FIG. 16 shows disposable camera 67 is wrapped inside package 68. Normally, disposable cameras are sold wrapped in this kind of package. Area 69 corresponding to projection liquid crystal display device 3 of the disposable camera is transparent, making it possible to check projection liquid crystal display device 3 from outside. In this state, the projection data being displayed in the projection liquid crystal display device is inverted and cannot be easily verified. Therefore, an optical adapter for checking is used to make accurate checking easier. FIG. 17 is a cross-section diagram in which this adapter is attached to the disposable camera package. Adapter 70 is provided with half mirror 71. Light 74 that enters adapter 70 passes through half mirror 71 and projection liquid crystal display device 3, and is then reflected by reflection plate 72 which is on the surface of shutter 8 on the back side of projection liquid crystal display device 3. Light 75 which has been reflected by the reflection plate passes through projection liquid crystal display device 3, and is reflected by half mirror 71, and then the data is magnified by magnification lens 73. If viewed from the side of magnification lens 73, the display data is inverted by half mirror 71 and is magnified, enabling the user to easily check the data through adapter 70. The adapter can also be used even after the package has been removed and the disposable camera is already being used. Note however that this technique cannot be used if the condensing lens has a Fresnel shape, making it impossible to check the panel display through the lens.

It would also be possible to make only the area of the package corresponding to the projection liquid crystal display device openable/closable, so that the package can be opened for attaching an adapter for checking and be closed after checking.

Because a dedicated noise battery circuit is embedded therein, the data-projection device according to the preferred embodiment can provide high reliability without the need for a monitoring device.

Furthermore, the battery terminal is extended over the entire device surface, one of the circuit board surfaces is covered with an anti-electrostatic copper foil pattern which is connected to the battery, thus providing an active electrostatic shield with the battery terminal and the copper foil pattern. Moreover, spring area is provided within the battery terminal and is fastened as the receiving area for the guide frame of the main body of the disposable camera to absorb impacts. Further, a dedicated backup capacitor is installed to provide backup in the event the battery contacts are separated from the battery by the impact of a fall, etc., preventing external noise from sources such as static electricity and strobe, or falling impact from causing a display error. Therefore a data-projection device with higher reliability can be provided without the need for a monitoring device.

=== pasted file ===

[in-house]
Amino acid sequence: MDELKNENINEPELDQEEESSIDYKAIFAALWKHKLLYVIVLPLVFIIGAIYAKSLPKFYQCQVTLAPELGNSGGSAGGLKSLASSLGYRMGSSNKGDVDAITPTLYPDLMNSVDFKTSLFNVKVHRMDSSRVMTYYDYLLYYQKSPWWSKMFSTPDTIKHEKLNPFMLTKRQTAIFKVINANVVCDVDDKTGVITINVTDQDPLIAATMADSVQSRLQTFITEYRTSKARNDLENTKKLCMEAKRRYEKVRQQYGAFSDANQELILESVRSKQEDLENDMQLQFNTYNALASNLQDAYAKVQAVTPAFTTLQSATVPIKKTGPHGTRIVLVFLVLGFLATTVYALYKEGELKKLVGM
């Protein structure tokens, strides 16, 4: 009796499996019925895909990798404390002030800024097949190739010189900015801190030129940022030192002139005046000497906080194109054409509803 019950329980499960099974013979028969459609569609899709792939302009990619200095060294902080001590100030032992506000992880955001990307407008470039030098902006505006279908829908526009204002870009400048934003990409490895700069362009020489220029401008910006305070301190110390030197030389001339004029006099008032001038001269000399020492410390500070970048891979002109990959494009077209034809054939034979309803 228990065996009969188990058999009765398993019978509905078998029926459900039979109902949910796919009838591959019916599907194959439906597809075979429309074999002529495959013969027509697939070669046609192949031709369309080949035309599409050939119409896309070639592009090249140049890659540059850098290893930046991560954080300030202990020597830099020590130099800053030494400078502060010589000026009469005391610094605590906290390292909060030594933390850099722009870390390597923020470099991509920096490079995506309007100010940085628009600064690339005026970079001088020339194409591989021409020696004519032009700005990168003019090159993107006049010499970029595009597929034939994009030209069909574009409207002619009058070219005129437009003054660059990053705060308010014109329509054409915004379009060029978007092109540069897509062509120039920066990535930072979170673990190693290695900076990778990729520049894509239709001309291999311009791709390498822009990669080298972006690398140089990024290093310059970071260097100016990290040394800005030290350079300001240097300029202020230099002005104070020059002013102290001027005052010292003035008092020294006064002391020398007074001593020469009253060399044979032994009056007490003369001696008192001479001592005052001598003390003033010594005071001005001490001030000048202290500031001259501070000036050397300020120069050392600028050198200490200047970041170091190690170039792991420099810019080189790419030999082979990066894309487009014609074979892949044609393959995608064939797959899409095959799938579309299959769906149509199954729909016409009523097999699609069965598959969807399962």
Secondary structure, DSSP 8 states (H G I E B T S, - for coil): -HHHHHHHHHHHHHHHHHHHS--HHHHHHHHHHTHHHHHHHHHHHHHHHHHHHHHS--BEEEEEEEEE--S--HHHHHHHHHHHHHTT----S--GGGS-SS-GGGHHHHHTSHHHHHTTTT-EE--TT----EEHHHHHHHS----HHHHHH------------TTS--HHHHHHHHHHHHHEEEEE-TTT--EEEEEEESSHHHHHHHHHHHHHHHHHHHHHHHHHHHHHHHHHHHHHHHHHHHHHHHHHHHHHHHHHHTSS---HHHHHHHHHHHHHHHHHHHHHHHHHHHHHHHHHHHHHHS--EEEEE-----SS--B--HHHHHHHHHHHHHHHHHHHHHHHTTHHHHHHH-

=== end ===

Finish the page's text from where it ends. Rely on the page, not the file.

Additionally, according to the above-described preferred embodiment of the invention, the clock counter data is constantly being compared with the preset data (value equaling the clock counter data present at the time of reset), and when the two pieces of data match each other, a reset is judged to have occurred and the display of the data-projection device is blanked out. Therefore incorrect data will not be projected even if reset occurs.

Moreover, according to the preferred embodiment of the invention, a terminal hole for data confirmation is provided in the main body of the disposable camera, and data can be confirmed and reset by connecting an external data setting/confirmation device, without the need to install a monitoring device or an on board correction device. The area of the disposable camera package that covers of the projection liquid crystal display device can be made transparent, a reflection sheet may be placed on the surface of the shutter positioned on the back of the projection liquid crystal display device, so the data reflected on the reflective surface of the shutter can be checked through the package surface; and the display can be checked by adding an adapter that reverts the inverted data back to a normal display state. Therefore, data can be checked easily without the need to add a dedicated monitoring device affixed to the data-projection device.

While the invention has been described in conjunction with several specific embodiments, it is evident to those skilled in the art that many further alternatives, modifications and variations will be apparent in light of the foregoing description. Thus, the invention described herein is intended to embrace all such alternatives, modifications, applications and variations as may fall within the spirit and scope of the appended claims.

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Referenced by
Citing PatentFiling datePublication dateApplicantTitle
US6434336 *Feb 8, 2001Aug 13, 2002Seiko Epson CorporationData-imprinting apparatus for a lens-equipped film unit
US6547939Mar 29, 2001Apr 15, 2003Super Light Wave Corp.Adjustable shadow mask for improving uniformity of film deposition using multiple monitoring points along radius of substrate
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Classifications
U.S. Classification396/6, 396/318
International ClassificationG03B17/24
Cooperative ClassificationG03B17/24, G03B2217/243, G03B17/245
European ClassificationG03B17/24B, G03B17/24
Legal Events
DateCodeEventDescription
Sep 27, 2011FPExpired due to failure to pay maintenance fee
Effective date: 20110810
Aug 10, 2011LAPSLapse for failure to pay maintenance fees
Mar 14, 2011REMIMaintenance fee reminder mailed
Jan 19, 2007FPAYFee payment
Year of fee payment: 8
Jan 16, 2003FPAYFee payment
Year of fee payment: 4
Oct 30, 1997ASAssignment
Owner name: SEIKO EPSON CORPORATION, JAPAN
Free format text: ASSIGNMENT OF ASSIGNORS INTEREST;ASSIGNORS:ITO, SHINSUKE;HANDA, MASAAKI;REEL/FRAME:008774/0129
Effective date: 19971020